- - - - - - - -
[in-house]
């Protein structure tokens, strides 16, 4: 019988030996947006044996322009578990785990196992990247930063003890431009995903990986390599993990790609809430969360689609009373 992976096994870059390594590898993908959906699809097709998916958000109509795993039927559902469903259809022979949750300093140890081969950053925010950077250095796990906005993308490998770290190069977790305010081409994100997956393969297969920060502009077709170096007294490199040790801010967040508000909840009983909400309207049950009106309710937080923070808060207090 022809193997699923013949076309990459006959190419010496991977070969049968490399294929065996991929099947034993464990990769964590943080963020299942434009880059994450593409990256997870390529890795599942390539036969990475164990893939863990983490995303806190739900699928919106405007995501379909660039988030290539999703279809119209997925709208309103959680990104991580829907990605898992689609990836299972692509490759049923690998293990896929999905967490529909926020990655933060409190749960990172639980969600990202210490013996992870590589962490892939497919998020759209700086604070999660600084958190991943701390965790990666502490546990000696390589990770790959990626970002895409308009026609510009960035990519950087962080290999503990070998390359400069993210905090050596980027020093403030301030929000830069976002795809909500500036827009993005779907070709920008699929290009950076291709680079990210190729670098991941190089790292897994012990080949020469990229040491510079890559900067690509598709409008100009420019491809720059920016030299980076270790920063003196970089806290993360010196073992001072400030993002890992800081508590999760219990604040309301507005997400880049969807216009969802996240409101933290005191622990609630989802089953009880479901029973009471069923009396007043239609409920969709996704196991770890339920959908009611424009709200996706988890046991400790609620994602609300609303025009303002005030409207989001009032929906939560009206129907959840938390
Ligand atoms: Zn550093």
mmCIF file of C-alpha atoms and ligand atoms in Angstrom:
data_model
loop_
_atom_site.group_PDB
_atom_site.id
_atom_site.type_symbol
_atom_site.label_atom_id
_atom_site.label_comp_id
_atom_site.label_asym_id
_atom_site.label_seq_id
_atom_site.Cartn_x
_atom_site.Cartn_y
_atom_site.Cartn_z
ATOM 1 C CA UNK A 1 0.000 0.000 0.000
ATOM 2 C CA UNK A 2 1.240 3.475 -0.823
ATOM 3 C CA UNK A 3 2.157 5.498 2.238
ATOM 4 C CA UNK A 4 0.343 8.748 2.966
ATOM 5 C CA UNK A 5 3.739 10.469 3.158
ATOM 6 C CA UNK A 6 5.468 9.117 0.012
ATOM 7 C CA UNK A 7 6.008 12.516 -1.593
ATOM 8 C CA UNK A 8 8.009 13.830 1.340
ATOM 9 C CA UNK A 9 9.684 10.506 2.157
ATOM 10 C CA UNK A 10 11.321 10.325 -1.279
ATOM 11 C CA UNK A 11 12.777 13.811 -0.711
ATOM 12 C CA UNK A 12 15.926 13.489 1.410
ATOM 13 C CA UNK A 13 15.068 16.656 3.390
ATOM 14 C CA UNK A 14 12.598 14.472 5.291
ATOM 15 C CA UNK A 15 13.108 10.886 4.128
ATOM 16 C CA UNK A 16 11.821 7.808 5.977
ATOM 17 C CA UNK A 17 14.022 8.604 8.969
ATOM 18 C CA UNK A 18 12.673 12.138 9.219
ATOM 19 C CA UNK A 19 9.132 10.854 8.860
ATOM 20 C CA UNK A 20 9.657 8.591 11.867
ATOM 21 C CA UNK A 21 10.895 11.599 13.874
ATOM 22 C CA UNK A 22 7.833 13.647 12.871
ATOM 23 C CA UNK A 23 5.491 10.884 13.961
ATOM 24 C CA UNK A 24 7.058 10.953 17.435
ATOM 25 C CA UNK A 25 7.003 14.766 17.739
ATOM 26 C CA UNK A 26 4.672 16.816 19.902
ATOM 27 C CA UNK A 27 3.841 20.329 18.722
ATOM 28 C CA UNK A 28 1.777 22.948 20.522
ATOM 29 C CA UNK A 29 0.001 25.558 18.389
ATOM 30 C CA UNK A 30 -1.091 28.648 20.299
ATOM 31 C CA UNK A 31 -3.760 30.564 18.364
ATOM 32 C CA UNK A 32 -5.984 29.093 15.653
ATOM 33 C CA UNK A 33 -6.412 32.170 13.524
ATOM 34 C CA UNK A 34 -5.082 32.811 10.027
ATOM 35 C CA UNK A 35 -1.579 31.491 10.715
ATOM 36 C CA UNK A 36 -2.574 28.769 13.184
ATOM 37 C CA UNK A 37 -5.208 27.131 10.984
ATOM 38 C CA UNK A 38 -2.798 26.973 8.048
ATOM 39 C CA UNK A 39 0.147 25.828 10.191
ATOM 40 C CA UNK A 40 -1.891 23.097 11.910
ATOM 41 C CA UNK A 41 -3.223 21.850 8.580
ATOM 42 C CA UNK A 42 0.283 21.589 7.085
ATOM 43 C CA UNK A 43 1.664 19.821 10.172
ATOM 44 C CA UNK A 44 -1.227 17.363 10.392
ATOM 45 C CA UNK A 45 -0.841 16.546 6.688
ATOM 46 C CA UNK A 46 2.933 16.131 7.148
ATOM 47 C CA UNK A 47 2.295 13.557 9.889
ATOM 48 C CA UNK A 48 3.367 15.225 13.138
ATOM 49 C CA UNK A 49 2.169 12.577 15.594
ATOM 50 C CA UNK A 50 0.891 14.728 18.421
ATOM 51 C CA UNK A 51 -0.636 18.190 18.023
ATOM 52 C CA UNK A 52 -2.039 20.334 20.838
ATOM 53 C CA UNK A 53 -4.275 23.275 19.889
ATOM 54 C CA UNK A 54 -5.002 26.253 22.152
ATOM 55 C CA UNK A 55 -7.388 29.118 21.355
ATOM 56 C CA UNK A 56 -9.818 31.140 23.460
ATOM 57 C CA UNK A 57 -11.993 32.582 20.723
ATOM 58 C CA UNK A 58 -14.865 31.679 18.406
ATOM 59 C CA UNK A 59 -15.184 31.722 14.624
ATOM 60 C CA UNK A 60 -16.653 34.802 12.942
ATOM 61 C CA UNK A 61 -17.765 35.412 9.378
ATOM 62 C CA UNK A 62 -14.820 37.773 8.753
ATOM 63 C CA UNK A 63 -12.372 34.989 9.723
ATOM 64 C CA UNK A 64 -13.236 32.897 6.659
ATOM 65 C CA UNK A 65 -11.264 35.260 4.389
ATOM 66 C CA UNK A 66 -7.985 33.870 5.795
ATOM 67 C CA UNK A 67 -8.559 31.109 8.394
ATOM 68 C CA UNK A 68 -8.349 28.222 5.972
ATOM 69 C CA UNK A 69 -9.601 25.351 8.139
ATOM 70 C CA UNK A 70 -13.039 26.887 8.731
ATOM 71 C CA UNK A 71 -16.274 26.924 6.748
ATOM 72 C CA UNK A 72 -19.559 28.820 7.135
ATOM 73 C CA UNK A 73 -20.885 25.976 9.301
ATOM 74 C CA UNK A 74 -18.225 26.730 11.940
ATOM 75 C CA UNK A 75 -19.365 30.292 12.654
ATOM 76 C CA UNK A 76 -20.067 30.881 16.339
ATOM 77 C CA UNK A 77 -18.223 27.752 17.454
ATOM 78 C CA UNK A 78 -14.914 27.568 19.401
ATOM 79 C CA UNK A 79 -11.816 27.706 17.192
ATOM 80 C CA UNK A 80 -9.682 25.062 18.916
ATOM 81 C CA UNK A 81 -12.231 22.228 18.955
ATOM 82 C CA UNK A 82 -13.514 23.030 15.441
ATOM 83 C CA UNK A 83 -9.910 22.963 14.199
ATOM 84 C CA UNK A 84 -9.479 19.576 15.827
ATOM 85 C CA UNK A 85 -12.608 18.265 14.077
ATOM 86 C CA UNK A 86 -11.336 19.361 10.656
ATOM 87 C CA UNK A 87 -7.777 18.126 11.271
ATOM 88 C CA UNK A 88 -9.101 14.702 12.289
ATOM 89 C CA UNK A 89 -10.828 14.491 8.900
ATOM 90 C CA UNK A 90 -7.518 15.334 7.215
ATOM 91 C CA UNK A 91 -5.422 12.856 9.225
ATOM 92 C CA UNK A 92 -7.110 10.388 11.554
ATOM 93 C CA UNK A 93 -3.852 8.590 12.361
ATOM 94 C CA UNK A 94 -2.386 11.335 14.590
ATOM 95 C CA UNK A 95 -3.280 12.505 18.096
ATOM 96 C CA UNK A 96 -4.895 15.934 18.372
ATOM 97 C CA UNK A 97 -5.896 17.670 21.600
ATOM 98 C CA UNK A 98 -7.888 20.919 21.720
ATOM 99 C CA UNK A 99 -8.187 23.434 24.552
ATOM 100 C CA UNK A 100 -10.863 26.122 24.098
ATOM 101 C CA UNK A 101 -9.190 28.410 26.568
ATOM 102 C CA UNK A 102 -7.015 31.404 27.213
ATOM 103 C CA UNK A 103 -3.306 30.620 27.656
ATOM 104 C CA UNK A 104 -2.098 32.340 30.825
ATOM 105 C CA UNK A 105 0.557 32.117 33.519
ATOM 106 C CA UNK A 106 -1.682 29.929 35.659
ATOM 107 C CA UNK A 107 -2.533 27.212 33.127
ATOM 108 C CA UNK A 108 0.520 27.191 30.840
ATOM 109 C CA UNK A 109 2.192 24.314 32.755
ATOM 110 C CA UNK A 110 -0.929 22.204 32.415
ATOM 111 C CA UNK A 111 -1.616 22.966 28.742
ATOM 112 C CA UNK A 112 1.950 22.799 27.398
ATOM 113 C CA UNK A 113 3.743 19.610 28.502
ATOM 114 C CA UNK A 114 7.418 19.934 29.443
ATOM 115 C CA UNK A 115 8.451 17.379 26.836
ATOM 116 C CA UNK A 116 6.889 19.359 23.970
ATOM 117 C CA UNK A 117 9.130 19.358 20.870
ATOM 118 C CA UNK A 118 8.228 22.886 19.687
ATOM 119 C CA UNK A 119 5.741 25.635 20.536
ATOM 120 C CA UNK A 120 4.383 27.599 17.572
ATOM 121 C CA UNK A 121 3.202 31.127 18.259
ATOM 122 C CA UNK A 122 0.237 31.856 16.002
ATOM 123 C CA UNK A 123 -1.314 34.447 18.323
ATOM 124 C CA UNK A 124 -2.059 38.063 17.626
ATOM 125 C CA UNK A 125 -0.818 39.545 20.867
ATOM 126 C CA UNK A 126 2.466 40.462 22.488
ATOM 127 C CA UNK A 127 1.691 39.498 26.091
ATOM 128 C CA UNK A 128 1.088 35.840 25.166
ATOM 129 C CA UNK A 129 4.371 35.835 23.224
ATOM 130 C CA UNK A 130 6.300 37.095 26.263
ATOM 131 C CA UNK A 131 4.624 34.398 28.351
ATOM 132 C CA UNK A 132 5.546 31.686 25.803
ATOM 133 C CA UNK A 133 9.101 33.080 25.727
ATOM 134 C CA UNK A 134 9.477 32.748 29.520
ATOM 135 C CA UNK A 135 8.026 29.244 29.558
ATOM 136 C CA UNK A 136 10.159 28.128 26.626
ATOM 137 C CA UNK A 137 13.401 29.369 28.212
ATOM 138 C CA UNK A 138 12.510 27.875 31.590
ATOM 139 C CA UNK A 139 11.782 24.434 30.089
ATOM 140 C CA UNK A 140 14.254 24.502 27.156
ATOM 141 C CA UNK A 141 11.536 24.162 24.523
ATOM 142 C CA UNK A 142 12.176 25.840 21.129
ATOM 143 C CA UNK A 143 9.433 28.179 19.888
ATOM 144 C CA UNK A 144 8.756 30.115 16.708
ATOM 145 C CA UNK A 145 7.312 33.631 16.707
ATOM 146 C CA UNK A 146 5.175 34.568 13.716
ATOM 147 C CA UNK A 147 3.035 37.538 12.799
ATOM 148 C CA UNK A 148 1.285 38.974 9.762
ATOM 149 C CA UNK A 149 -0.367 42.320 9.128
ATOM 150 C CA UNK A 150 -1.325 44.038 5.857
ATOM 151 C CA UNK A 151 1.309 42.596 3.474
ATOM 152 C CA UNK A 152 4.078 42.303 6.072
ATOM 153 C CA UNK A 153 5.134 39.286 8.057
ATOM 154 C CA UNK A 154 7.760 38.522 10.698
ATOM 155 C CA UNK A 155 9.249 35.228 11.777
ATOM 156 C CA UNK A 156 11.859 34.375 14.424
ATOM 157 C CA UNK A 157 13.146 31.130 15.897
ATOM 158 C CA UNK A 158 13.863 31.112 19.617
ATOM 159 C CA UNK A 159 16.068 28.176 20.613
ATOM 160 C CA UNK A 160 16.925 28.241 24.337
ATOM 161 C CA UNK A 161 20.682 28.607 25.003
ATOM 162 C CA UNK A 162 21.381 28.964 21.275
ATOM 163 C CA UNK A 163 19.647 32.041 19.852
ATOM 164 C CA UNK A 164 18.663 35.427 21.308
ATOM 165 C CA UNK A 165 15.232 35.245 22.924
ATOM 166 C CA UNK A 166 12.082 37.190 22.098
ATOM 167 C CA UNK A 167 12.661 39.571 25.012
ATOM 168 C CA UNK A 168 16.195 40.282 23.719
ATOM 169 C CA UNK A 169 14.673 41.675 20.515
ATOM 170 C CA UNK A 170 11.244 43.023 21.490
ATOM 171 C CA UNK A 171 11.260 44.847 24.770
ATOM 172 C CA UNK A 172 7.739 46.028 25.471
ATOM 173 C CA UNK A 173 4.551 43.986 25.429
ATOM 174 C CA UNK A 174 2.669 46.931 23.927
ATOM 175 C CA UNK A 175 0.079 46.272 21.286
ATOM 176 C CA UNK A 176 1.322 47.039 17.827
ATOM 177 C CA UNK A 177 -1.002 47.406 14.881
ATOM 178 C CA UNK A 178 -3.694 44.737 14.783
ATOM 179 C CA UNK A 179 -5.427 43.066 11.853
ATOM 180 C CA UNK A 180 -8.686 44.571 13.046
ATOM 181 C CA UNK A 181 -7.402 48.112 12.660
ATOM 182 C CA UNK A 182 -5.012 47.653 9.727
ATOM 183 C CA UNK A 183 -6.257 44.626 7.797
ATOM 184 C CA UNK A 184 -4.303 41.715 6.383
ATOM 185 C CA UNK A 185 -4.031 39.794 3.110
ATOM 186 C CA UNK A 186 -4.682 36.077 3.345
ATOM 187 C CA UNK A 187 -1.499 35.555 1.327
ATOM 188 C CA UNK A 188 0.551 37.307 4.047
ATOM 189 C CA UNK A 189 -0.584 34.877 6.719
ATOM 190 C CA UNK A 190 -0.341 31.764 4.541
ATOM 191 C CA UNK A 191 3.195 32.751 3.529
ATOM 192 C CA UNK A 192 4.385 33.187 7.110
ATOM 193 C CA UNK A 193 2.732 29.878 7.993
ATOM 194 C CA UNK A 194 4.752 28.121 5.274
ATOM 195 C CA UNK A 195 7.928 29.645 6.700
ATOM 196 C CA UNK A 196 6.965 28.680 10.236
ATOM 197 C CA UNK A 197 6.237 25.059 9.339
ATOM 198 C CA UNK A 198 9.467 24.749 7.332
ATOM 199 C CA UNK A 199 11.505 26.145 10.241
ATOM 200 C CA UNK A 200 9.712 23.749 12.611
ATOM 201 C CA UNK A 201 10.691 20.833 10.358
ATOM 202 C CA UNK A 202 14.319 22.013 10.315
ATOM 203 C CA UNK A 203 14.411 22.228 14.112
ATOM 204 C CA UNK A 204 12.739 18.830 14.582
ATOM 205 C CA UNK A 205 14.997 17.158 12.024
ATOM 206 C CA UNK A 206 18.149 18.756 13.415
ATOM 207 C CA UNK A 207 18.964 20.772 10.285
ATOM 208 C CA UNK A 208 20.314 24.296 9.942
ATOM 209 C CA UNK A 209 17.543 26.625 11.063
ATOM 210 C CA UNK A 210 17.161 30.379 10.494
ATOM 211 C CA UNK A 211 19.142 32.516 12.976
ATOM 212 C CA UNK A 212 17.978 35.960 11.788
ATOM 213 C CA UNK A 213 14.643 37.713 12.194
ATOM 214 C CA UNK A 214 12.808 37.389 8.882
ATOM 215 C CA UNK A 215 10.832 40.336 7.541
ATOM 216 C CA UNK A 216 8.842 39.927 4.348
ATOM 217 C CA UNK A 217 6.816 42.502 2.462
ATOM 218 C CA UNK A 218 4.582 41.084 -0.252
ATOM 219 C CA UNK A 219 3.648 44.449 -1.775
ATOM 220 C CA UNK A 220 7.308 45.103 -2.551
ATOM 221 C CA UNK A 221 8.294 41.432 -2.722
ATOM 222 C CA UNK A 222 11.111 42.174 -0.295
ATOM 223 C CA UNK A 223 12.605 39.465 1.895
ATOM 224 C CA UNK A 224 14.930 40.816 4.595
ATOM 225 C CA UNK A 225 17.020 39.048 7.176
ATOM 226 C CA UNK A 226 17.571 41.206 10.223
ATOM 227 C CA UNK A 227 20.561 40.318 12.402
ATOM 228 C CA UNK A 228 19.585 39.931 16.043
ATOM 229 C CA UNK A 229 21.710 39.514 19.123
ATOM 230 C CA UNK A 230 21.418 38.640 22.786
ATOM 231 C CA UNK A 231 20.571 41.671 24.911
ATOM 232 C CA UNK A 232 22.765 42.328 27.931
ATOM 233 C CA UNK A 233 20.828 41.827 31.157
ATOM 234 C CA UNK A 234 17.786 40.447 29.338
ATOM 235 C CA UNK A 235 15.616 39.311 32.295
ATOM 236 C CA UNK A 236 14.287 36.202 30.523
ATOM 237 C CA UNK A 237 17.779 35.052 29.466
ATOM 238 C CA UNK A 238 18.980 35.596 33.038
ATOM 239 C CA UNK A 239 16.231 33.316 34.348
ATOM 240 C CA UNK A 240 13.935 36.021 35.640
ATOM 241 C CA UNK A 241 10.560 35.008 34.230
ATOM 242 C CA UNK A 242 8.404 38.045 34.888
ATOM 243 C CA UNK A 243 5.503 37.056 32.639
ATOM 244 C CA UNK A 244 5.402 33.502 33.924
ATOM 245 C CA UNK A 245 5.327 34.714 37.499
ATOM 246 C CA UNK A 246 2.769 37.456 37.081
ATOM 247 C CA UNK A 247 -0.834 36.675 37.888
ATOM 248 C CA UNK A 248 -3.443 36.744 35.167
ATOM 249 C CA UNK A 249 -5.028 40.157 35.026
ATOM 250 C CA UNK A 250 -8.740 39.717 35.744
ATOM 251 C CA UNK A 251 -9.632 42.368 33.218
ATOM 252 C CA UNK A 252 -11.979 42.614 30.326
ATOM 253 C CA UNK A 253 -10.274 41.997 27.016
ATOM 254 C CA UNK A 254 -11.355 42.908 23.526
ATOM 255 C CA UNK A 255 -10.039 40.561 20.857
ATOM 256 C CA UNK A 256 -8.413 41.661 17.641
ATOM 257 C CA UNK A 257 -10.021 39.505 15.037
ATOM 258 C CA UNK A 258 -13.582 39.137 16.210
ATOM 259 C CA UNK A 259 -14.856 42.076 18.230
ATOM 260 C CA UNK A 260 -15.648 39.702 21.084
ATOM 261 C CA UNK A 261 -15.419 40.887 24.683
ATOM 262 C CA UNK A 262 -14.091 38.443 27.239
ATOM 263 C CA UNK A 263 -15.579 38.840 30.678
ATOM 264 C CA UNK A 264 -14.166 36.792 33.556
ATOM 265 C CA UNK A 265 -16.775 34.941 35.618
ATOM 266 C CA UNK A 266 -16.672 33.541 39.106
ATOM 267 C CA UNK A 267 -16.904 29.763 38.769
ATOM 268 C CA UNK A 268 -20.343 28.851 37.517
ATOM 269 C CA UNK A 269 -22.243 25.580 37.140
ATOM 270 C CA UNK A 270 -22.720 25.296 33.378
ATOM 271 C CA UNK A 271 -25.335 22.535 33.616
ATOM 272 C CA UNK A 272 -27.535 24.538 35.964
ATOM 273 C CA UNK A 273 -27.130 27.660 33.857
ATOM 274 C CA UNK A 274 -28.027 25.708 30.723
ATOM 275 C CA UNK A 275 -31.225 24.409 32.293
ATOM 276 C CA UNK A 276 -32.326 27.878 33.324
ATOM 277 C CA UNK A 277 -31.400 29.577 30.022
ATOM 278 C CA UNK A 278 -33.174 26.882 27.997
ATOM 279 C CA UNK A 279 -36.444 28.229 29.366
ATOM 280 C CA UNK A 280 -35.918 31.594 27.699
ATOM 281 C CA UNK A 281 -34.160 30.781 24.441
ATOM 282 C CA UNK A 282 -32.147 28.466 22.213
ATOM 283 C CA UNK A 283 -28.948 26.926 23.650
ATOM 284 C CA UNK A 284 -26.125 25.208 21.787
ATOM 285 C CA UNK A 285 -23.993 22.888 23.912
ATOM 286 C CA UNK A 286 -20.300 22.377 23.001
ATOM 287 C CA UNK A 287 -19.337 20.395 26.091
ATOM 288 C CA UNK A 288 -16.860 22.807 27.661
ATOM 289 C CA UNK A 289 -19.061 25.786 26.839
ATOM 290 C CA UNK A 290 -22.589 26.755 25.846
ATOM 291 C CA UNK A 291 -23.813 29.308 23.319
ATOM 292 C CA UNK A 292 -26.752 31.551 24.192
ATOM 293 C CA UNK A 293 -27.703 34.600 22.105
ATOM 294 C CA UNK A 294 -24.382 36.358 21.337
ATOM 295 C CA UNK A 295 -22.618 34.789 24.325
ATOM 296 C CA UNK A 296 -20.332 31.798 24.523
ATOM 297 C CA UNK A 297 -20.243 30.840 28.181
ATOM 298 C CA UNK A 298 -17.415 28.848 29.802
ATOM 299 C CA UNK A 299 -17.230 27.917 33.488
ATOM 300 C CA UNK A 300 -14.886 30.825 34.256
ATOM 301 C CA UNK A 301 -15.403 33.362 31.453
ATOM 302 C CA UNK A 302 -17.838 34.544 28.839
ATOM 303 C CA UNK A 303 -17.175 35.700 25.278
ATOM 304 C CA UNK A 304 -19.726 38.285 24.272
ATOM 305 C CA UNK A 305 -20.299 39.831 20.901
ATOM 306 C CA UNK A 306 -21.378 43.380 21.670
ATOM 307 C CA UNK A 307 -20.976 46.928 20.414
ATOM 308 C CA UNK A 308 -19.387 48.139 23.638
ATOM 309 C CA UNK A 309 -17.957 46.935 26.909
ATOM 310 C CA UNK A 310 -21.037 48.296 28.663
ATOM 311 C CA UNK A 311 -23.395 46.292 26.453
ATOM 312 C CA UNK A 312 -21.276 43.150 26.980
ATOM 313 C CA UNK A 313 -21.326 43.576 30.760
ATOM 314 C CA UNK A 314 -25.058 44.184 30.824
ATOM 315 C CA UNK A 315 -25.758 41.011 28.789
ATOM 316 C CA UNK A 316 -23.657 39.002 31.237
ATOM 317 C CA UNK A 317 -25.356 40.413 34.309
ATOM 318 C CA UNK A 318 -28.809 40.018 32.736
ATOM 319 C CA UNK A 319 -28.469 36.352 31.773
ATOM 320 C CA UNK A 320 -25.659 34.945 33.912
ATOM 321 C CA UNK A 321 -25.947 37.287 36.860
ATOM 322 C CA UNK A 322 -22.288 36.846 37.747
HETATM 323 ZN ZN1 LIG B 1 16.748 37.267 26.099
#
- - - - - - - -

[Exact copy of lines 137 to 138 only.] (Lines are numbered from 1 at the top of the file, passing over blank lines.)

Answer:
ATOM 121 C CA UNK A 121 3.202 31.127 18.259
ATOM 122 C CA UNK A 122 0.237 31.856 16.002